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A Review of Metropolitan (1990): A Straussian Classic

Leo Strauss was a philosopher who described writers as writing esoteric or hidden messages into their works of art – this was often due to the writer harboring an unpopular political opinion. I first heard this term used by the economist Tyler Cowen.

Whit Stillman’s Metropolitan is great because it takes place inside modern Manhattan, and yet feels timeless – it could be any time since the 1960s. The movie follows the boring parties of young, rich, WASPs over a two week time period. The movie is rich in witty philosophical dialogue but what the director is ultimately saying is veiled. I believe that the director is describing a particularly conservative vision: what downward mobility feels like. The characters are existentially concerned about their future, to the point of one character having a copy of Oswald Spengler’s The Decline of the West on his bedside table. At one point, two male protagonists meet an aged version of themselves, and they ask him about the “doom” awaiting their social class – unfortunately what the man describes is not catastrophe but a slide into mediocrity.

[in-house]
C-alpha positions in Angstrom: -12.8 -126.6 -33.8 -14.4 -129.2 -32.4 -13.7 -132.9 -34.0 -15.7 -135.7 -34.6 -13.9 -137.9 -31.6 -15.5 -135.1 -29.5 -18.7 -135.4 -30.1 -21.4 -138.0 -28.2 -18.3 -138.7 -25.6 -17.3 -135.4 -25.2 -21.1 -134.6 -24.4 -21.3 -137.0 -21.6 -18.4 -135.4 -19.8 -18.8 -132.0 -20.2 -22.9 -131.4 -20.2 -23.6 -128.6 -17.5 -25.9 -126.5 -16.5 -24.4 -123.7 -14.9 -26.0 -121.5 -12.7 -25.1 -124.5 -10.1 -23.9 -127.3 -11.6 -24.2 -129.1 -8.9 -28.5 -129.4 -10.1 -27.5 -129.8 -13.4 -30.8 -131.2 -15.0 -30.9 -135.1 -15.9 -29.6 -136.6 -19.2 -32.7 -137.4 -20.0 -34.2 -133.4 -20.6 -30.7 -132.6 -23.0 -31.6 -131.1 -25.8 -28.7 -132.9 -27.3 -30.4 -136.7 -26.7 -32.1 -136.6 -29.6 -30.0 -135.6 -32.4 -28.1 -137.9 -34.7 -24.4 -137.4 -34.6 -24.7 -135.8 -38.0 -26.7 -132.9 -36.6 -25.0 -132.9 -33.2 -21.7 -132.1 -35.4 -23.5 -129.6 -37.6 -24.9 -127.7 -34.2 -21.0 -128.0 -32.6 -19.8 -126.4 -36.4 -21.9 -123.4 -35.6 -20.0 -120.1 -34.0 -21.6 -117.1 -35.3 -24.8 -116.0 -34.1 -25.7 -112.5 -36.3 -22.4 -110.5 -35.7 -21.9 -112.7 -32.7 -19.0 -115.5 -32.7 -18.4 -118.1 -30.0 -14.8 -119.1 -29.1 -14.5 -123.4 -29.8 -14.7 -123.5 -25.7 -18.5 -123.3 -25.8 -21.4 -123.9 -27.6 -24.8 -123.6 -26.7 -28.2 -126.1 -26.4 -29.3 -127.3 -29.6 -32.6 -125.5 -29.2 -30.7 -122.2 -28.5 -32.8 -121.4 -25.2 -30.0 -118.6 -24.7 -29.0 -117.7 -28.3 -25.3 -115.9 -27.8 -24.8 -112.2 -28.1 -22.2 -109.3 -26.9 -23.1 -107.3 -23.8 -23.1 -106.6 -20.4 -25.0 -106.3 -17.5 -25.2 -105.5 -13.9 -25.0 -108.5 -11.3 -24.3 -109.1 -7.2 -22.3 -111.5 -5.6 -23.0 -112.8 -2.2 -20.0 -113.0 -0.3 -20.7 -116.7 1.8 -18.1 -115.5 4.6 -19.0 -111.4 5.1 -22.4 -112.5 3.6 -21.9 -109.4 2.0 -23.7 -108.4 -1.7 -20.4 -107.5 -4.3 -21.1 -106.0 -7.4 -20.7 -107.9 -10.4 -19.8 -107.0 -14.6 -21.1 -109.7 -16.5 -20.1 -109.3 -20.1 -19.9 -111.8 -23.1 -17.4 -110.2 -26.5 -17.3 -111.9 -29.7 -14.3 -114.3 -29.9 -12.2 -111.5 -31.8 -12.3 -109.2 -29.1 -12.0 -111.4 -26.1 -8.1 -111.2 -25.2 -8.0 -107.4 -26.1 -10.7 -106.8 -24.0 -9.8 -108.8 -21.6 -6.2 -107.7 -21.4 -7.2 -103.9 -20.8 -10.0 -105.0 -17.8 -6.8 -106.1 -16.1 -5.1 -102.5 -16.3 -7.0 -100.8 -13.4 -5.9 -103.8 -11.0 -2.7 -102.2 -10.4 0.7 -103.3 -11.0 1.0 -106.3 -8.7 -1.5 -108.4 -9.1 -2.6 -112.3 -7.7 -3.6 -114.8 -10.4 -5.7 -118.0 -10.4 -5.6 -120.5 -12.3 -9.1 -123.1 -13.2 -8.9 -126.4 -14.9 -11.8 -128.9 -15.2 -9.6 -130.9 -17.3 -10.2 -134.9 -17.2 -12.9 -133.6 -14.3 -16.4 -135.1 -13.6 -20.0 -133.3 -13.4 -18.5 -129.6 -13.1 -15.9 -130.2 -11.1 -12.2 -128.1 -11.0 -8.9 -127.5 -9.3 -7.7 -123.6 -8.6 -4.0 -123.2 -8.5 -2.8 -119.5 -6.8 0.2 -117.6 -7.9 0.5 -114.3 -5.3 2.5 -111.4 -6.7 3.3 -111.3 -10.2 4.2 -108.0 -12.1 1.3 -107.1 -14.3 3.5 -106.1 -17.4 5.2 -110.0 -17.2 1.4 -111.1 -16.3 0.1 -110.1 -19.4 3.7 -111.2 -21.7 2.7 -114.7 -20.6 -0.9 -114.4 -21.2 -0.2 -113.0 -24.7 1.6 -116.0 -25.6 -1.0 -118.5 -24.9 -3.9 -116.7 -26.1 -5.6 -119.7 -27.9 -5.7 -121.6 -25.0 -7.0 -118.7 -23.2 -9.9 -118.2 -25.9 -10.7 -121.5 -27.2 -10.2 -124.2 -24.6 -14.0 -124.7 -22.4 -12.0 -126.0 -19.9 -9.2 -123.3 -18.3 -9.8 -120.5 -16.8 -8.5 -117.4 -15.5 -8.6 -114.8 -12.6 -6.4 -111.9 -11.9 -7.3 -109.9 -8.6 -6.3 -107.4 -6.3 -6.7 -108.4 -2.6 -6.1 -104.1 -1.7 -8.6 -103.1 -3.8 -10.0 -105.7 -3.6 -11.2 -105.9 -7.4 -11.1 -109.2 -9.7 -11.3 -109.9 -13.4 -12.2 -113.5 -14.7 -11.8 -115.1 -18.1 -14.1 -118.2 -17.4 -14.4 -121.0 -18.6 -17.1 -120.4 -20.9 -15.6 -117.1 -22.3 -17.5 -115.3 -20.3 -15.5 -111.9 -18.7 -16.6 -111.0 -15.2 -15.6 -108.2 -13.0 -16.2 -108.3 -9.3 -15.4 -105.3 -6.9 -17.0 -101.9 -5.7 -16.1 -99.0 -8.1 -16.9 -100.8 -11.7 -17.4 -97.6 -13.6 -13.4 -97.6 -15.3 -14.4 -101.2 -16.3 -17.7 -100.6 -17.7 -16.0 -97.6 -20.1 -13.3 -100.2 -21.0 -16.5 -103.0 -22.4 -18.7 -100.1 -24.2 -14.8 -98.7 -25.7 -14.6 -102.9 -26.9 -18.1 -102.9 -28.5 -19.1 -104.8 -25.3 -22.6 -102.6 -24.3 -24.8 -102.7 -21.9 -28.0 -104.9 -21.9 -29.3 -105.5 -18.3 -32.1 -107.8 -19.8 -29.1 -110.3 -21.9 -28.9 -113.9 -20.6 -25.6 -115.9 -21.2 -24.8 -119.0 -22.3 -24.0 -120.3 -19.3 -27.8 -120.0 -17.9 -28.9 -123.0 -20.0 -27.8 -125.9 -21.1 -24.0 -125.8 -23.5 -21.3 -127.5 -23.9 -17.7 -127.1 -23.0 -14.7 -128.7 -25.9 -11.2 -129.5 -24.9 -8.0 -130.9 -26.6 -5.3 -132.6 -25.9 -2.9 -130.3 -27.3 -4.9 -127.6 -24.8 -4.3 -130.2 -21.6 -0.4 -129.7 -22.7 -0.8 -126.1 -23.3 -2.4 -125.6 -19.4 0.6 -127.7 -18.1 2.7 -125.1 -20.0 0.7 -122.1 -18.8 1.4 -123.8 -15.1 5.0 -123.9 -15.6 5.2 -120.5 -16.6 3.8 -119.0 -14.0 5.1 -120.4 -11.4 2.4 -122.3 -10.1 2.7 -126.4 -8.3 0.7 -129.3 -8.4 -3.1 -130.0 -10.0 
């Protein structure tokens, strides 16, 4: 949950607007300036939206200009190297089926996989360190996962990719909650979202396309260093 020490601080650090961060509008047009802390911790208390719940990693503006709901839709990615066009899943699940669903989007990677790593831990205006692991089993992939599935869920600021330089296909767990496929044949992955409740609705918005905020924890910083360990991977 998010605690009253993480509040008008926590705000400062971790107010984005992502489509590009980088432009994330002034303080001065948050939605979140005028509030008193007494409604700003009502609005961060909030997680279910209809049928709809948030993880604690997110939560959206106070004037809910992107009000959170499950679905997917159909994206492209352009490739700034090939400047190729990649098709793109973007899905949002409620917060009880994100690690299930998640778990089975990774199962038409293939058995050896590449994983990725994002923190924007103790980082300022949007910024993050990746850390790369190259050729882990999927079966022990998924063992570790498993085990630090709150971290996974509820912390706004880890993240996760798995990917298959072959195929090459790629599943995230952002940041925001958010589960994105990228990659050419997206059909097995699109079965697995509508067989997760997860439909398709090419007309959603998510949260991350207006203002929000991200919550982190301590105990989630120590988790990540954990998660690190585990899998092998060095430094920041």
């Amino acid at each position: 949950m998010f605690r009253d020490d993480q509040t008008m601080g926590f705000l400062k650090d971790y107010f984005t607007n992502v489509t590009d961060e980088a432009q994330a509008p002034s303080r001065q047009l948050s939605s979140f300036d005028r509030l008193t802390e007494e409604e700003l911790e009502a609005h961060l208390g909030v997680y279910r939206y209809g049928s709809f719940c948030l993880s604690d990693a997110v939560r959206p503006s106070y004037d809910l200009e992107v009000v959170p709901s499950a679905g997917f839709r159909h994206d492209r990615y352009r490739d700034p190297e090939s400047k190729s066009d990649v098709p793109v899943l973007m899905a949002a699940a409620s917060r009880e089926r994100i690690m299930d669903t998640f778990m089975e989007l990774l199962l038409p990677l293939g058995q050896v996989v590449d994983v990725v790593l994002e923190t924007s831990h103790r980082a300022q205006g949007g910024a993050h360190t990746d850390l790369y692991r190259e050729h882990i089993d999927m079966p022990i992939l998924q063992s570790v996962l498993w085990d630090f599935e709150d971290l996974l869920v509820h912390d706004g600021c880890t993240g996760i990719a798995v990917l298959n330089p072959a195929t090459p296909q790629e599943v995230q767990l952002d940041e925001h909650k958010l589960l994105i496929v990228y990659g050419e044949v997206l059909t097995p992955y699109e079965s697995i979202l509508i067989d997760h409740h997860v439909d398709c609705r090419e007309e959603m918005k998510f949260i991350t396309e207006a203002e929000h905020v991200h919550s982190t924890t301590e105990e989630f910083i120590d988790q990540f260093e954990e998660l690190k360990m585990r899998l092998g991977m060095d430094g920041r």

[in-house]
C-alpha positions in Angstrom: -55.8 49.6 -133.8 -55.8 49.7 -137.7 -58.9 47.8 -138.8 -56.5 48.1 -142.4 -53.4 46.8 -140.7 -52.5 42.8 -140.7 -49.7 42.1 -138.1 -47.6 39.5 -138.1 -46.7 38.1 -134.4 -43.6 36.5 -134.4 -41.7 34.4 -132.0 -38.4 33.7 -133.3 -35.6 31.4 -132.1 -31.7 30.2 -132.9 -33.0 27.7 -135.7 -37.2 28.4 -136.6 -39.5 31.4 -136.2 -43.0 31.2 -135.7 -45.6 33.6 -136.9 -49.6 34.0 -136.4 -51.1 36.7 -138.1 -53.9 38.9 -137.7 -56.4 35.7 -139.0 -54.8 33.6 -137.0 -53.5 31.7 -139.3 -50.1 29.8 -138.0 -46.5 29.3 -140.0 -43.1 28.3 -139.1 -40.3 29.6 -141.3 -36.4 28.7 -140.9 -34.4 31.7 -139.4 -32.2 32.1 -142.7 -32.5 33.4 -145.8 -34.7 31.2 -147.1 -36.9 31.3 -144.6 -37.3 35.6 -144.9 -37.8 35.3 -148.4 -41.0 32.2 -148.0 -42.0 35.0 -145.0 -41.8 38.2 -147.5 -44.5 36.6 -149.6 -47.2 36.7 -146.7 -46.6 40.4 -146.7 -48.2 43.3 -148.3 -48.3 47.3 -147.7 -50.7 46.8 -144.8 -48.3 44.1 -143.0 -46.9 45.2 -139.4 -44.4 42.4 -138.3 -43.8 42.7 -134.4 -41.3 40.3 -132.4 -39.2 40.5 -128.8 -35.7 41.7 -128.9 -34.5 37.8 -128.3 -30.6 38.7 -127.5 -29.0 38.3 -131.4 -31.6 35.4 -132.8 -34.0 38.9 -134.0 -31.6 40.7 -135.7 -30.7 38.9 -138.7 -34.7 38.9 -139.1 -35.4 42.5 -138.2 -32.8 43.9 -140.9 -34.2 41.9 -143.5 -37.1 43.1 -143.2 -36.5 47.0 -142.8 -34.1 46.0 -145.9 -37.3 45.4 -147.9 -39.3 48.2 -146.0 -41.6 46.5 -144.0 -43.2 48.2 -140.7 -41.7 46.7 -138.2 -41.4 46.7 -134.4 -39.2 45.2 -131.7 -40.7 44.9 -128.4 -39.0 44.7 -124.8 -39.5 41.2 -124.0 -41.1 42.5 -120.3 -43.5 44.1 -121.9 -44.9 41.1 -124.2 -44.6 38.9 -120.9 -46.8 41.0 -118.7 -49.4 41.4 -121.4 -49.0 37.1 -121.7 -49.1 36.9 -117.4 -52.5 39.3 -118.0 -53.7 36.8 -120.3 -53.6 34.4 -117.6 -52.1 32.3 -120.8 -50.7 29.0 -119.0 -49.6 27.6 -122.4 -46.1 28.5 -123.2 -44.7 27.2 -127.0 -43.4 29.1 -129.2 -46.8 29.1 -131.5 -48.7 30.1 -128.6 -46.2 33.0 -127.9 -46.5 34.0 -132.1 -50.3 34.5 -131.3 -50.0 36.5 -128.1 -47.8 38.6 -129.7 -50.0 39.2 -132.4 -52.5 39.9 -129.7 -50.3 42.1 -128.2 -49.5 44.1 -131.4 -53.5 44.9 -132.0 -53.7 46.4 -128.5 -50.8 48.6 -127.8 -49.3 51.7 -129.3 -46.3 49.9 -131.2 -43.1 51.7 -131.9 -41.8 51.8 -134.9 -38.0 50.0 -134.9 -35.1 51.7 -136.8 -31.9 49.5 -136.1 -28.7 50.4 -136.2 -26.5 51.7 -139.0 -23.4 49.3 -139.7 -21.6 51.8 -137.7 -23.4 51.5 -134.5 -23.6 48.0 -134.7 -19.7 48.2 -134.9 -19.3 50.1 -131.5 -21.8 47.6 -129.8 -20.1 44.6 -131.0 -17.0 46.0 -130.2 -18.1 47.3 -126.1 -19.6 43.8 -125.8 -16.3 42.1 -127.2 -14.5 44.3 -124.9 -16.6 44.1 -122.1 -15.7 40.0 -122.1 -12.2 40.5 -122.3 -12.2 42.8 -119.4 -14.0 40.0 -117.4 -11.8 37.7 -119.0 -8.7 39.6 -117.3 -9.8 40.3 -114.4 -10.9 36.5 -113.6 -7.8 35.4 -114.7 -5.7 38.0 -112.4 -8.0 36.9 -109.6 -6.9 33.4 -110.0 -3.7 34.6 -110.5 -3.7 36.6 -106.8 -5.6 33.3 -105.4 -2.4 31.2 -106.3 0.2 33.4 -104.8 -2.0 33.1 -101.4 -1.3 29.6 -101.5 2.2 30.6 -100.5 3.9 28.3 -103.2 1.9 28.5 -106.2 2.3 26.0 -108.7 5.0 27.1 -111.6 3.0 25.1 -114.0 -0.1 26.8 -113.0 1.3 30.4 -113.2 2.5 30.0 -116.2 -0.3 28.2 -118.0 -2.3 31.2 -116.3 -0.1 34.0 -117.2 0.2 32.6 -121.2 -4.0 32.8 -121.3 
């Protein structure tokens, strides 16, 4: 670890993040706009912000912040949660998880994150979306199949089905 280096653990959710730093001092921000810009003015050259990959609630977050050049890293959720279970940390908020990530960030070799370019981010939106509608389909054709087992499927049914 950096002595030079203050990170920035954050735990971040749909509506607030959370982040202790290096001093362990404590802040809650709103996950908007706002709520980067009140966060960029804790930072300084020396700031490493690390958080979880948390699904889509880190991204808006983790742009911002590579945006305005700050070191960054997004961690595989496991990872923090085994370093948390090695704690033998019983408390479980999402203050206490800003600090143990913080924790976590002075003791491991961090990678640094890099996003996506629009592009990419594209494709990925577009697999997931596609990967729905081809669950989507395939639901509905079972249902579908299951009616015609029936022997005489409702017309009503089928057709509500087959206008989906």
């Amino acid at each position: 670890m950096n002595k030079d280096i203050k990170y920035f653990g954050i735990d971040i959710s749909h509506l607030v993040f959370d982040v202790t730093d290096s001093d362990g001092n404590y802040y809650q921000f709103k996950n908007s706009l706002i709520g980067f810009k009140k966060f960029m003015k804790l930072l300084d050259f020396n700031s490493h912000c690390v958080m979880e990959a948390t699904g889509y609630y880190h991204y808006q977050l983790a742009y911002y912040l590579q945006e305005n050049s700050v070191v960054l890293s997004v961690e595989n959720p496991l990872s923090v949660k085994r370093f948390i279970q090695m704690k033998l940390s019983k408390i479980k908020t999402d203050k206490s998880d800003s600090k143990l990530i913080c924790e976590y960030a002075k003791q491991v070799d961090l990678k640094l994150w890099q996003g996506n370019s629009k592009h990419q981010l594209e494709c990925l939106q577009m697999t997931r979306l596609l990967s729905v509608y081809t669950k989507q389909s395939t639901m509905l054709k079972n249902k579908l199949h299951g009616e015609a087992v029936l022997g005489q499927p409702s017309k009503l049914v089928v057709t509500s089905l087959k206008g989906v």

On the surface the film has nothing to hide: it’s merely a comedy of manners, or a costume piece without costumes. But it’s ultimately a depiction of social class but with no larger normative commentary – it paints the decline of north-eastern WASPs as a tragedy. This is a reactionary position – the vast number of people see the fall of an aristocracy as a good thing. Privileged people losing their positions of privilege is one of America’s favorite things to watch. In Metropolitan, one of the characters monologues about how everyone talks about American upward mobility, but no one is talking about downward mobility. In a Criterion Collection movie, to paint elite, rich, white New Yorkers as sympathetic characters is something that must not be done too obviously. And that’s okay, because there’s so much going for the film that it deserves to be canonized if just for its obvious merits alone.

I understand why this film is unknown now – one doesn’t have to to be a literary genius to understand the reactionary nature of the film. Furthermore, such elitism is no longer a staple of the American popular imagination. Metropolitan would not succeed nowadays for two reasons: people do not want sympathetic stories of downward mobility, and secondly, people would not understand the characters themselves – they are a relic of the past.